THE WAY SOME PEOPLE DIE              Spoiler Alert


                                                       PART NINE 




                                                Is a Puzzlement 

“The dead man lay under the light, battered and befouled and awesome.”

I wish I could write half that well.

Joe Tarantine’s body is brought in for an autopsy. Initially the coroner thinks it’s a straightforward drowning but Archer needles him into doing a thorough examination. Exactly what Archer is getting at is not clear. A reader may notice that the book has more than forty pages to go and may wonder what else there is to say. It seems that all the criminals are either dead or in jail.

There is plenty to say, despite the grousing of the coroner that Archer is “looking for an angle, trying to find a twist in a perfectly straight case.”


                              Let’s Twist Again Like We Did Last Summer 

While waiting for the autopsy results, Archer goes to a restaurant for dinner and Galley joins him. She has just watched part of the autopsy and says she could use a drink.

Archer, who has seen Joe Tarantine’s body, asks Galley what clothes Joe had been wearing during the days the two of them were together in Oasis. He establishes that Joe was found dead in the same clothes Mario had seen him wearing the Friday night before he died. He wonders out loud why Joe hadn’t changed clothes in four days. Galley has a ready explanation, that she has already mentioned, that Joe was agitated and restless the whole time and was not himself.

Archer probes deeper and asks Galley why she left out of her account the fact that Herman Speed had visited the Dalling house to pick up the heroin. Archer knows about the visit from Marjorie Fellows and he knows that Galley would have recognized him. Galley sidesteps the question by saying Joe had sent her away from the house for a few hours that night, so Archer is back where he started.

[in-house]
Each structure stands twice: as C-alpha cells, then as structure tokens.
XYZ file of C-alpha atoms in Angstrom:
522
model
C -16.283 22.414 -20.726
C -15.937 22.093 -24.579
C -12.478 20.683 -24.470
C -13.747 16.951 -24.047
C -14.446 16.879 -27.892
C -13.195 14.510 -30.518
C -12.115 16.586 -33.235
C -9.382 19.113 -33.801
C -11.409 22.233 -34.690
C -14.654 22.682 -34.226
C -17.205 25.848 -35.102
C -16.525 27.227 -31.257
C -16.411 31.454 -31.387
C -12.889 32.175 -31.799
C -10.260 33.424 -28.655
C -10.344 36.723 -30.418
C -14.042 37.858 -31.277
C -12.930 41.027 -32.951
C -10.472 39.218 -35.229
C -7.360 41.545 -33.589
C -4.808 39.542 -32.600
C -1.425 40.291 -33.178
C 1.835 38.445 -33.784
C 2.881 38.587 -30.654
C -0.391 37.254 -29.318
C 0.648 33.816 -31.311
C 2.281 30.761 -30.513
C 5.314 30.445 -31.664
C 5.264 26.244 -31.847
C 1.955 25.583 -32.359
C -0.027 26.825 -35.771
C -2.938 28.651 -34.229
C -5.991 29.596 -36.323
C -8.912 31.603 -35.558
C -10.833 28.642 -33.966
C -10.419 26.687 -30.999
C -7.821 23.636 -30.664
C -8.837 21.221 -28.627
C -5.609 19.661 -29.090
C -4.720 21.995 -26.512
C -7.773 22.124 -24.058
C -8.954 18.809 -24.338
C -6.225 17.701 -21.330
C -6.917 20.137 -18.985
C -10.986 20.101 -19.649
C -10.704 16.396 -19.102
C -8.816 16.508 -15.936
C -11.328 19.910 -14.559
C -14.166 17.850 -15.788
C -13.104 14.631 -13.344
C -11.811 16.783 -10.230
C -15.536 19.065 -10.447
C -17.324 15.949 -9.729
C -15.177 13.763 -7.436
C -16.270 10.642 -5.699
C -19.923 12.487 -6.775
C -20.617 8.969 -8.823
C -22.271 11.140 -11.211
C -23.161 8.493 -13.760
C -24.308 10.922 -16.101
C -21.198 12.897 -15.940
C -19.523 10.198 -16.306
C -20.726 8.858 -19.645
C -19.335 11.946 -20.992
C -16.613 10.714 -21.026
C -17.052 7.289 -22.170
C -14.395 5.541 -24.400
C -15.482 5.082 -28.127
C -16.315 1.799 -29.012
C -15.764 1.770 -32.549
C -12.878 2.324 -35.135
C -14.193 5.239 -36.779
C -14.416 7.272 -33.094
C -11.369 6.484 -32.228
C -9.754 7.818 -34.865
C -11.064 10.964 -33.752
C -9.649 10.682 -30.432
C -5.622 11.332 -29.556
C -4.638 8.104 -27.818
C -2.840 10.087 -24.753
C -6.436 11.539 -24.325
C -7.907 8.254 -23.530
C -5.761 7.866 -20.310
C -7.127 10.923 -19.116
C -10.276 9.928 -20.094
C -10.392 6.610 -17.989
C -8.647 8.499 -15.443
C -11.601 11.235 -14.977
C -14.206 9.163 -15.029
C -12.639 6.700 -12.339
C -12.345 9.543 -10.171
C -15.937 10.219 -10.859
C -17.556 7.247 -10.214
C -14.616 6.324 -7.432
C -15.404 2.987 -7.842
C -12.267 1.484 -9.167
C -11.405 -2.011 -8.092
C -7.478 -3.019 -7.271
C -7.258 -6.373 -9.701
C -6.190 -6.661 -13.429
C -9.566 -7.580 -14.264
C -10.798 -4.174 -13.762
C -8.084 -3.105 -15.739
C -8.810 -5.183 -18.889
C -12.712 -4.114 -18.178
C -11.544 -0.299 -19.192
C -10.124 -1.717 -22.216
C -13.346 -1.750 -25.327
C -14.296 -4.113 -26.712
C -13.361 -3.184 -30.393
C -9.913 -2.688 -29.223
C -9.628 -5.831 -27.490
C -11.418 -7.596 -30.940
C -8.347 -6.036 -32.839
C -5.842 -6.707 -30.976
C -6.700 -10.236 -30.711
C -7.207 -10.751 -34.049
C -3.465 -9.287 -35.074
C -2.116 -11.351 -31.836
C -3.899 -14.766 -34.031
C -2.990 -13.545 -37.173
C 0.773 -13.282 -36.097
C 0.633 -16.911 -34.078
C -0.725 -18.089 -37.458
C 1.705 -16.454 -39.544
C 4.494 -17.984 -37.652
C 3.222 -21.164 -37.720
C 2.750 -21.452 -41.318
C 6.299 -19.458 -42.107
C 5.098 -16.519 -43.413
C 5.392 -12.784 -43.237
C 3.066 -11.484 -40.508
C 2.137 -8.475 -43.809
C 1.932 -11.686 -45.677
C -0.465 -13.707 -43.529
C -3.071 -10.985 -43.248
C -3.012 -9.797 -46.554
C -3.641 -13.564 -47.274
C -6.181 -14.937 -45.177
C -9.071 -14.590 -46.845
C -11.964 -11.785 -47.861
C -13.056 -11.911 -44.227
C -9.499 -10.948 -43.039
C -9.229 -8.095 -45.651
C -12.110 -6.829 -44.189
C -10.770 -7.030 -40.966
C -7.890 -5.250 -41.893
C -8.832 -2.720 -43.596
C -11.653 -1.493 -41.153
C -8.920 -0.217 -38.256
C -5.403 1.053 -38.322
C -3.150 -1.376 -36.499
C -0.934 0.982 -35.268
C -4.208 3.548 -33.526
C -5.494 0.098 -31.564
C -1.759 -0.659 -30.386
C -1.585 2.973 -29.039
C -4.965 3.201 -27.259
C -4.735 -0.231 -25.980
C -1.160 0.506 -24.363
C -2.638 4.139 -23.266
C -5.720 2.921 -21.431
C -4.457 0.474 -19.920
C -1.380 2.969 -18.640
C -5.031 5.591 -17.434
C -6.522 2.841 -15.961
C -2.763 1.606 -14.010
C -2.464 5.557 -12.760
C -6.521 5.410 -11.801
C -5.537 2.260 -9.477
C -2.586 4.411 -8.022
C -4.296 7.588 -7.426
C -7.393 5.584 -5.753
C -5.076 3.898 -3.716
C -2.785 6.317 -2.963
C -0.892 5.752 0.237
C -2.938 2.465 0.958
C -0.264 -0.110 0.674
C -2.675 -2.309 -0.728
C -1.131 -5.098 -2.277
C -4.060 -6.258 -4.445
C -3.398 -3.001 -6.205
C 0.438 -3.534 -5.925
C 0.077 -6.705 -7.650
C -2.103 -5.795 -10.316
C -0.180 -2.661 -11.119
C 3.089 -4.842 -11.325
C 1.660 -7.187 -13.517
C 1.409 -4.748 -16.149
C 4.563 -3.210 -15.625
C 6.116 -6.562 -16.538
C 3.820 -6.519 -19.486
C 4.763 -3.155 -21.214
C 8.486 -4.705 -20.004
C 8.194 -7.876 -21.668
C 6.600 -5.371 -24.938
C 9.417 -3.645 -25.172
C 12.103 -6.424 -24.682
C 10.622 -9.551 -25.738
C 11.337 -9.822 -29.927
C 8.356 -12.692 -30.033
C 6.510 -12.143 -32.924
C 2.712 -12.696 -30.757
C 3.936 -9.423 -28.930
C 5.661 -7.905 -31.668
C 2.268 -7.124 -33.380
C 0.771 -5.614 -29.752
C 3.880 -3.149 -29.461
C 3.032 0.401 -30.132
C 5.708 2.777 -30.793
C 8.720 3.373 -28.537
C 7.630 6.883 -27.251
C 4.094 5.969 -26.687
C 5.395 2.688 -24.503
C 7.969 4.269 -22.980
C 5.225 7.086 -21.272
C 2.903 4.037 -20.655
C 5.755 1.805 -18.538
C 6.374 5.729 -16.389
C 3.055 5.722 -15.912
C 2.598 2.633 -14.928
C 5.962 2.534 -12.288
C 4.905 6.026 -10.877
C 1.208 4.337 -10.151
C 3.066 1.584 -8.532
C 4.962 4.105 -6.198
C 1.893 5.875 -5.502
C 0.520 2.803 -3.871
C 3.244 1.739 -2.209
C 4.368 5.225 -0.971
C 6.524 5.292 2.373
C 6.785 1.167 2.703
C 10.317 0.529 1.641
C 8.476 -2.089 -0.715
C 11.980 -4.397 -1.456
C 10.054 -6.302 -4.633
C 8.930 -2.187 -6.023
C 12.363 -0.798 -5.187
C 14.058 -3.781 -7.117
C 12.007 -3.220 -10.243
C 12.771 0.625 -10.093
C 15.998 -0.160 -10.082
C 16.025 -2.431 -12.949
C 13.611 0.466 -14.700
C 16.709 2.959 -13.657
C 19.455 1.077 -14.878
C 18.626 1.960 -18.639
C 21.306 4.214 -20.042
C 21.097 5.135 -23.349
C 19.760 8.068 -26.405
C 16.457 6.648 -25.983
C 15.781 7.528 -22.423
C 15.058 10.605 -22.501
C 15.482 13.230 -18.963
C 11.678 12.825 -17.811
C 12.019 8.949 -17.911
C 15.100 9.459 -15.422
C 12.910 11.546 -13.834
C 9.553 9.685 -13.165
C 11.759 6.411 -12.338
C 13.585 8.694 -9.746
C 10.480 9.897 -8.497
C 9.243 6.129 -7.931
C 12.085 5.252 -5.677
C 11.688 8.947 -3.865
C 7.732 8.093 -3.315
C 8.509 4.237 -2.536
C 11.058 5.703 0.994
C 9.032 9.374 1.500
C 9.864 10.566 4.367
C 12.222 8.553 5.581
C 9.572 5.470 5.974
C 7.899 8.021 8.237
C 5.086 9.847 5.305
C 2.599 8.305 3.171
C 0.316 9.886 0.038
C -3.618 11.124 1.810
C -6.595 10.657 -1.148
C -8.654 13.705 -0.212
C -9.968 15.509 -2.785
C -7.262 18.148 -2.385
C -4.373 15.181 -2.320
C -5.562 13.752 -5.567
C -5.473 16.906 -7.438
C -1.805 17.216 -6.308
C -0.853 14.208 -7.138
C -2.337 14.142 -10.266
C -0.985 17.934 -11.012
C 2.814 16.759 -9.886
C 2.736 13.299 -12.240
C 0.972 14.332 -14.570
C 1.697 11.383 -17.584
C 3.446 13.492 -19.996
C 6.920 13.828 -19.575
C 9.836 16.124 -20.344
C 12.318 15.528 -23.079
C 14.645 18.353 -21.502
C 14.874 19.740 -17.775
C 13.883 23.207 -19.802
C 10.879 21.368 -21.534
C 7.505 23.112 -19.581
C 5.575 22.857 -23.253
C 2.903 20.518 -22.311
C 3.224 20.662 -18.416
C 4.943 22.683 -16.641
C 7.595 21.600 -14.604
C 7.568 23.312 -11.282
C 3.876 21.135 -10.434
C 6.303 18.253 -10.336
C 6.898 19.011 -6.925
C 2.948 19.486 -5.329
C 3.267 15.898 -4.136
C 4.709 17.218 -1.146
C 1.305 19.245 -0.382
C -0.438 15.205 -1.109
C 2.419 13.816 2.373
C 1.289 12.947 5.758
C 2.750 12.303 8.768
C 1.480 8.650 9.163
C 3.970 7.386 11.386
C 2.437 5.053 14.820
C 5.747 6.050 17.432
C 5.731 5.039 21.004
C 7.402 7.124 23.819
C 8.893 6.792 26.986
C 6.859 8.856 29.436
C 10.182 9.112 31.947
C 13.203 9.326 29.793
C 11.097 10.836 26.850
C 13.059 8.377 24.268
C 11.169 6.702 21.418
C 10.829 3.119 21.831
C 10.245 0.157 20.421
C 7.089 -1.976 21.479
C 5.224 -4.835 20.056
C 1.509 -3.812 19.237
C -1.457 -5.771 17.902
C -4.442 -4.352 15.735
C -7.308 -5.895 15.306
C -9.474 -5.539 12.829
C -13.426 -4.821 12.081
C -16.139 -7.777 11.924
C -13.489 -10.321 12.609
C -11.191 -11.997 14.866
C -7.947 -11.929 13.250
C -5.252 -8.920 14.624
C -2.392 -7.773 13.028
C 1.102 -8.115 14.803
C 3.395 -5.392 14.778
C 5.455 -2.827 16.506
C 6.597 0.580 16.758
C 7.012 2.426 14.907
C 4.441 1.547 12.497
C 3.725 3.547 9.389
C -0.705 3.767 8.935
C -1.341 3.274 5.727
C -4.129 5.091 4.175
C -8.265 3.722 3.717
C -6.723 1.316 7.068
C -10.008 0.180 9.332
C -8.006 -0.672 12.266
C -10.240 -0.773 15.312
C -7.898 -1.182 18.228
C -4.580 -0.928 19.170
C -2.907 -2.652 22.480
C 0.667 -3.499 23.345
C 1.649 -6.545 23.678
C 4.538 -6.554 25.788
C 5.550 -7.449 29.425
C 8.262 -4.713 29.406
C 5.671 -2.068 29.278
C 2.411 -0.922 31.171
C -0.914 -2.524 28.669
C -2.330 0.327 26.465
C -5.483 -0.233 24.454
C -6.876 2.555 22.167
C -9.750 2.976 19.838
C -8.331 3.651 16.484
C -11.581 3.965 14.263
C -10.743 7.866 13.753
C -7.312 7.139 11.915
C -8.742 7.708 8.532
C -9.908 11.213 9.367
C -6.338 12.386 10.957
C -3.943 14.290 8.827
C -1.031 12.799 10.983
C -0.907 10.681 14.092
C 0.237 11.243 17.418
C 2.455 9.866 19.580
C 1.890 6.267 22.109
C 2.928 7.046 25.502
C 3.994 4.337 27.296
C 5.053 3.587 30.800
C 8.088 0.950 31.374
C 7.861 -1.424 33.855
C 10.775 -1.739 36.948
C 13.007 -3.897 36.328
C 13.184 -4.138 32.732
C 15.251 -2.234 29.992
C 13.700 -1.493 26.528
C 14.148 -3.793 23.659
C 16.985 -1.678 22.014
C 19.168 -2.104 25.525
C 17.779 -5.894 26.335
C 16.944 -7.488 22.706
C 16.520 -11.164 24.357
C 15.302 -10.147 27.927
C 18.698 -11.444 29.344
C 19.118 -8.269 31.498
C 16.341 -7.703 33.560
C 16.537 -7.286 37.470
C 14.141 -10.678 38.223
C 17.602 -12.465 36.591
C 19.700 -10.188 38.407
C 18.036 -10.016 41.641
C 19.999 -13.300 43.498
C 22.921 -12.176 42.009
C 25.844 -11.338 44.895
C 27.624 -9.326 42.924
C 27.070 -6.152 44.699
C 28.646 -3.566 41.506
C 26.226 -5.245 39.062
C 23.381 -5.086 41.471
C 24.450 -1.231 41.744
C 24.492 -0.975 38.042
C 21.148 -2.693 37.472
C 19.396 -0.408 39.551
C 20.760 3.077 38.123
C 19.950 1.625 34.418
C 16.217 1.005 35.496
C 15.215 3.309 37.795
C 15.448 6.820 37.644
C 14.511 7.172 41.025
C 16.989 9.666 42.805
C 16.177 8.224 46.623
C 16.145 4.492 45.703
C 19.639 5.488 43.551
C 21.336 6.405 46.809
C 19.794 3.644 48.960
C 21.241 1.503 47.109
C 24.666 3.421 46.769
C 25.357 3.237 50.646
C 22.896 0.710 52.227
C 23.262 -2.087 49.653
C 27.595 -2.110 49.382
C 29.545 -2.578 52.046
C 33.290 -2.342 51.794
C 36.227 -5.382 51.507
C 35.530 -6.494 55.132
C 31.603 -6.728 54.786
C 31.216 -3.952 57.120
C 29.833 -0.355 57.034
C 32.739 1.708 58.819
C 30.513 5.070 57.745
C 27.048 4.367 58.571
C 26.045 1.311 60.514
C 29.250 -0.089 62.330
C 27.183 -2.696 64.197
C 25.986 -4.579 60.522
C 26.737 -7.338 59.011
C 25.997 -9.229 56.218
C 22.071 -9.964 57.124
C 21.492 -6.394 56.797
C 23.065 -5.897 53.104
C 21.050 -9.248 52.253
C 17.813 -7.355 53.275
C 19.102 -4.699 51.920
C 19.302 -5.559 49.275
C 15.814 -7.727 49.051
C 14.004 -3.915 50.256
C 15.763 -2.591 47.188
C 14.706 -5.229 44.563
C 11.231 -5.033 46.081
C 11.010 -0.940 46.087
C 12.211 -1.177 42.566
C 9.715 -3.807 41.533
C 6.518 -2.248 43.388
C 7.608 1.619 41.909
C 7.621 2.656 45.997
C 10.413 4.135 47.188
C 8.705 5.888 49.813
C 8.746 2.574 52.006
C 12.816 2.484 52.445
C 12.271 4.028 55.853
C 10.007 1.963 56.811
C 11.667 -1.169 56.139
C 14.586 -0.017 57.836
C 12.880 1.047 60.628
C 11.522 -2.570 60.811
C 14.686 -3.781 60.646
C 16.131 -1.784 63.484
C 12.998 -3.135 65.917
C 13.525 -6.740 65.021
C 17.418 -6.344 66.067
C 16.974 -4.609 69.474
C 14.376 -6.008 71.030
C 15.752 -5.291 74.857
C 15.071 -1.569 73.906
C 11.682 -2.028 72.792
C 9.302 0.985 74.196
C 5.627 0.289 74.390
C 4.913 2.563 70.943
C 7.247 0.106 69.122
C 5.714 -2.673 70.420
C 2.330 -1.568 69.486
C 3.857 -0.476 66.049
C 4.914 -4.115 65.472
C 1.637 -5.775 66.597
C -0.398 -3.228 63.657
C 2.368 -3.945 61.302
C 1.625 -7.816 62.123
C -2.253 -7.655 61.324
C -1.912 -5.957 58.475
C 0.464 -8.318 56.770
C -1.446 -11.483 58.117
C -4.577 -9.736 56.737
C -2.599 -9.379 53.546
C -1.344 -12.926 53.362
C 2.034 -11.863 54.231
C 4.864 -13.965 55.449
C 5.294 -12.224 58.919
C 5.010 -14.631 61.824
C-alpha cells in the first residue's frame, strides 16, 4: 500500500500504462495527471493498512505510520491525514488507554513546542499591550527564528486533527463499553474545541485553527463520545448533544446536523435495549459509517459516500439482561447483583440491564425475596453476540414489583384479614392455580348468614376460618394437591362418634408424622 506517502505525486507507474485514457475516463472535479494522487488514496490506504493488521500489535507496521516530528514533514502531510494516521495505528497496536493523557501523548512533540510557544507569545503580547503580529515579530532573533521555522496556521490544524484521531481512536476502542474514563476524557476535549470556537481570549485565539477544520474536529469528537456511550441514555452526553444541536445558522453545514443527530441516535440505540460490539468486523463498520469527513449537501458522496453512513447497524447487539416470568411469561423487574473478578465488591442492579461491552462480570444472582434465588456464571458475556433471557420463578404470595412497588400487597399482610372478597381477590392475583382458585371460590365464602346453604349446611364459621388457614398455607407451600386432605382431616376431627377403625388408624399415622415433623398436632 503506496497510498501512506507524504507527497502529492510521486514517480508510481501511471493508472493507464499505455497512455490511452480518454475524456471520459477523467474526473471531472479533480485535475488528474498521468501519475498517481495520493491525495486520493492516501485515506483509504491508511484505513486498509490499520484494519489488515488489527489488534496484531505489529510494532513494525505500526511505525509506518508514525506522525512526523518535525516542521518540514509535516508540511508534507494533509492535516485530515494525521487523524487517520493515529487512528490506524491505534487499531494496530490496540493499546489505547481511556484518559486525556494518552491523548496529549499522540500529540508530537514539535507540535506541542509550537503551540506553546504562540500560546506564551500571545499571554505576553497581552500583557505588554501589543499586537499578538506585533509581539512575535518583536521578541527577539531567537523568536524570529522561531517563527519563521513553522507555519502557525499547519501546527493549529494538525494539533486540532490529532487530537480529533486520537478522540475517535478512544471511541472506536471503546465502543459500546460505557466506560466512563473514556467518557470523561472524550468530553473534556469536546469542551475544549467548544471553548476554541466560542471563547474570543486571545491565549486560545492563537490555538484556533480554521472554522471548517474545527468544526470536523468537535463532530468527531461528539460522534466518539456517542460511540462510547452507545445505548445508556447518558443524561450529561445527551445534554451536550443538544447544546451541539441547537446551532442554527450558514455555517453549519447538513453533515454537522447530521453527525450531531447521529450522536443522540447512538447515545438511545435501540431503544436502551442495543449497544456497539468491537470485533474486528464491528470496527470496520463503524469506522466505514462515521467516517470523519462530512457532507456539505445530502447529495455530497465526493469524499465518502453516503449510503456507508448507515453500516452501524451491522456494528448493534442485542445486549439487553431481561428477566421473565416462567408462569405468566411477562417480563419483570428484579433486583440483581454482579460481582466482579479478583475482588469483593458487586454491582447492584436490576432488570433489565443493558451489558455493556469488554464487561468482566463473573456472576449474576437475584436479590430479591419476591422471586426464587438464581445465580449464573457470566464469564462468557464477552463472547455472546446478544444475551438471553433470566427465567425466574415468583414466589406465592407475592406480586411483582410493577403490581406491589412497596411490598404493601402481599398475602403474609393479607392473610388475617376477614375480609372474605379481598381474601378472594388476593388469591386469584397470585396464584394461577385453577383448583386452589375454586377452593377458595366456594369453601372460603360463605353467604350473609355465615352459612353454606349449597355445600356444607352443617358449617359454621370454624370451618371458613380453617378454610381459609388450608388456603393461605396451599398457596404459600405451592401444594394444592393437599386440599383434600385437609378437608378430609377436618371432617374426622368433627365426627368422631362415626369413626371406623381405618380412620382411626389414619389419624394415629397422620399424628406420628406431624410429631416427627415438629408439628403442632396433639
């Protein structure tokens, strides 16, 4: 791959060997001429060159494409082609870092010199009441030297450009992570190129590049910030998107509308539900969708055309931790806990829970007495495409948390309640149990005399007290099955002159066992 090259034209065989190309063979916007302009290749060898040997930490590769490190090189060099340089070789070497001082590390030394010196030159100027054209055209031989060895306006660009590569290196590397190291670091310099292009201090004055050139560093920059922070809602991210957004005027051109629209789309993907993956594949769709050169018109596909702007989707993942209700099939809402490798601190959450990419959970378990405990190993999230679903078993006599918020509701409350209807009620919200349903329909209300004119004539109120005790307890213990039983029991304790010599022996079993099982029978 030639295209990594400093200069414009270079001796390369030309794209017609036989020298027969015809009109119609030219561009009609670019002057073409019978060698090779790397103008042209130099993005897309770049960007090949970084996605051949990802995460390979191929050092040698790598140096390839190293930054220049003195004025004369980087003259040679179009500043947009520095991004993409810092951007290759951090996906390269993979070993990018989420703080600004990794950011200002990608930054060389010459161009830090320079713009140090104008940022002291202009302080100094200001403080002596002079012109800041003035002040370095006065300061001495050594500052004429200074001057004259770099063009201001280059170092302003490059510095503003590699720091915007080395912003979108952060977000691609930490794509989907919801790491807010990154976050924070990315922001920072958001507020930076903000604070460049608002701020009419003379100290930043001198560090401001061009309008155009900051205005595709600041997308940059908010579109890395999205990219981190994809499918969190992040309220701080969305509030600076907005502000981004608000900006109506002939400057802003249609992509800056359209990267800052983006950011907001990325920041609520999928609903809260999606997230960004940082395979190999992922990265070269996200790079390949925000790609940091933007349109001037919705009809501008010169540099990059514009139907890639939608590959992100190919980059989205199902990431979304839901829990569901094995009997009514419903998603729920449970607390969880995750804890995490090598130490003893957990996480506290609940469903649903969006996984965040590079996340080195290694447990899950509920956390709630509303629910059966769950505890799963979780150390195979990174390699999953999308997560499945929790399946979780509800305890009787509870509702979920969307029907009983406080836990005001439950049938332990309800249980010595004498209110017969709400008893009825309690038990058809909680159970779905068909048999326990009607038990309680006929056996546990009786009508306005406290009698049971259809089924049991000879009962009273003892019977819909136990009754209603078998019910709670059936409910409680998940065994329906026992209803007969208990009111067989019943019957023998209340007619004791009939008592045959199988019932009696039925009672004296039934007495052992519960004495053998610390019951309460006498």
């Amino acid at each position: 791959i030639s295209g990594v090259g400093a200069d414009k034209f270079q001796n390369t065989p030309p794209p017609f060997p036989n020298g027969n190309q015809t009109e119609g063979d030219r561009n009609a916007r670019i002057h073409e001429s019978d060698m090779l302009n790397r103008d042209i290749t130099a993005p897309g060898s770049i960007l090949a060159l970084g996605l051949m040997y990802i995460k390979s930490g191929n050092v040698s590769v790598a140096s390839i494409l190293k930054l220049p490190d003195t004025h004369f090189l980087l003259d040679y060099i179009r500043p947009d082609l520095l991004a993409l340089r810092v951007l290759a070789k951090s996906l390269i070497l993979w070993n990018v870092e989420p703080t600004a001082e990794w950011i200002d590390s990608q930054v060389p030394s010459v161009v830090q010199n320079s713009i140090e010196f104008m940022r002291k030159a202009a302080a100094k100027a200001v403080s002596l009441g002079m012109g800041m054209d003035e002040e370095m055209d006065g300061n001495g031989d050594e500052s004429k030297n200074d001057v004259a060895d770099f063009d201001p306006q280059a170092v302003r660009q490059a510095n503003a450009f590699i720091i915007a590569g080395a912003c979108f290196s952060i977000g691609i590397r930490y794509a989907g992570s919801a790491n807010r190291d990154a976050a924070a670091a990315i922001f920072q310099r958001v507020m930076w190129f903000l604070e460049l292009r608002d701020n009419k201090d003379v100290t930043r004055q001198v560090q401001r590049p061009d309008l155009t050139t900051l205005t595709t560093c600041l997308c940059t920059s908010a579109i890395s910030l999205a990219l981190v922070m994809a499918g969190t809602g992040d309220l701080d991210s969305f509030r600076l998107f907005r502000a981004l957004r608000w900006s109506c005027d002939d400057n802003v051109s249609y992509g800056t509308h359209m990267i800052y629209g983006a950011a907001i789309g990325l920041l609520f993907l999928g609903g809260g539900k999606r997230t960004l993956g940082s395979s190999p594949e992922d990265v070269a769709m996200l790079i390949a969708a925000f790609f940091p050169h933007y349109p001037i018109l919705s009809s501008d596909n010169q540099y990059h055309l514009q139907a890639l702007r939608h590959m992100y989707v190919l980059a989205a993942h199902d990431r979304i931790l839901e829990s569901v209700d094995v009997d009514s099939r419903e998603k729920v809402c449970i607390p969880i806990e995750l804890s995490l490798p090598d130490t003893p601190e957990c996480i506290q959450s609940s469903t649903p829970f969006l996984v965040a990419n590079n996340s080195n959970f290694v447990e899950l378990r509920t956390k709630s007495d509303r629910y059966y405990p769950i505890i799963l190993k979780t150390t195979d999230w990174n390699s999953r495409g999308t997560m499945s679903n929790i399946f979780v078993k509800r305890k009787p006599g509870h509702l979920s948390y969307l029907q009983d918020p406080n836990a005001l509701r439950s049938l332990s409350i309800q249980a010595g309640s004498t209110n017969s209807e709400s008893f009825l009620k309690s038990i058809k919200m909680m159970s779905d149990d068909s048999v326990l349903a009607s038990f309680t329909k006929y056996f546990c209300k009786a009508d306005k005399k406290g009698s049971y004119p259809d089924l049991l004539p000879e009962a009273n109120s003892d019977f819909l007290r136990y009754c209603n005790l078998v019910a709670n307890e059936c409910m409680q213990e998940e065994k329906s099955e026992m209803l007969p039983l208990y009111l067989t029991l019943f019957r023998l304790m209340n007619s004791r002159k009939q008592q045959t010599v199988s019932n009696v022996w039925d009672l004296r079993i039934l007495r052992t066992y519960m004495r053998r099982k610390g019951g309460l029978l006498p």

Even if Archer isn’t making any progress with Galley, the reader is starting to catch on. The pattern is still blurry, like Archer’s imaginary triangles diagramming the case, but it’s coming into focus.


                             I Get by With a Little Help From My Coroner 

Archer stops by the autopsy room just as the coroner is finishing. The coroner’s information:

  • It’s a guess, but the body appears to have been dead longer than the fifty to sixty hours it’s been in the water.
  • He doesn’t have a clear cause of death; it could be a drowning where he died as soon as he hit the water or it could be asphyxiation. He will have more reports the next day.
  • There are no signs of violence.
  • If it wasn’t an impossibility the coroner would say that Tarantine froze to death; he is taking samples to investigate this further.


Archer goes looking for the police to discuss the findings and then goes back to the restaurant where he left Galley.

The waiter tells Archer that Galley left with Mario Tarantine.


                                      Macdonald and Technical Evidence 

Macdonald avoids reliance on forensic evidence. He hews very much to the line of the traditional noir private eye story. Macdonald never forgot that the point of a private eye story is to solve the case without an army of evidence technicians and specialists. If the reader wants that kind of a story there are a thousand writers out there pounding out police procedurals. Macdonald tells stories where his detective lives by his wits.

This is one of the few books in the canon where the solution depends (at least in part) on technical information.

Note how Macdonald minimizes it as much as possible while still giving Archer something to go on:

  • There is no written report, just snatches of conversation.
  • The coroner’s wording is tentative.
  • Further tests are necessary before anything is definite.
  • No possibilities are excluded.
  • On one of the two key findings, that it could be either asphyxiation or drowning, the coroner goes out of his way to say that he has seen drownings without water in the lungs.
  • On the other key finding, that the results are consistent with freezing, the coroner says that freezing is “a patent impossibility.”

Macdonald always knew better than to blur the line between hardboiled detective story and police procedural. Forensic evidence has its place, both in the real world and in fiction, but deploying the technical resources of a police department destroys the level playing field of the private eye story.

Now that Archer knows that Galley and Mario are together, things are going to move very quickly.




Please follow and like us: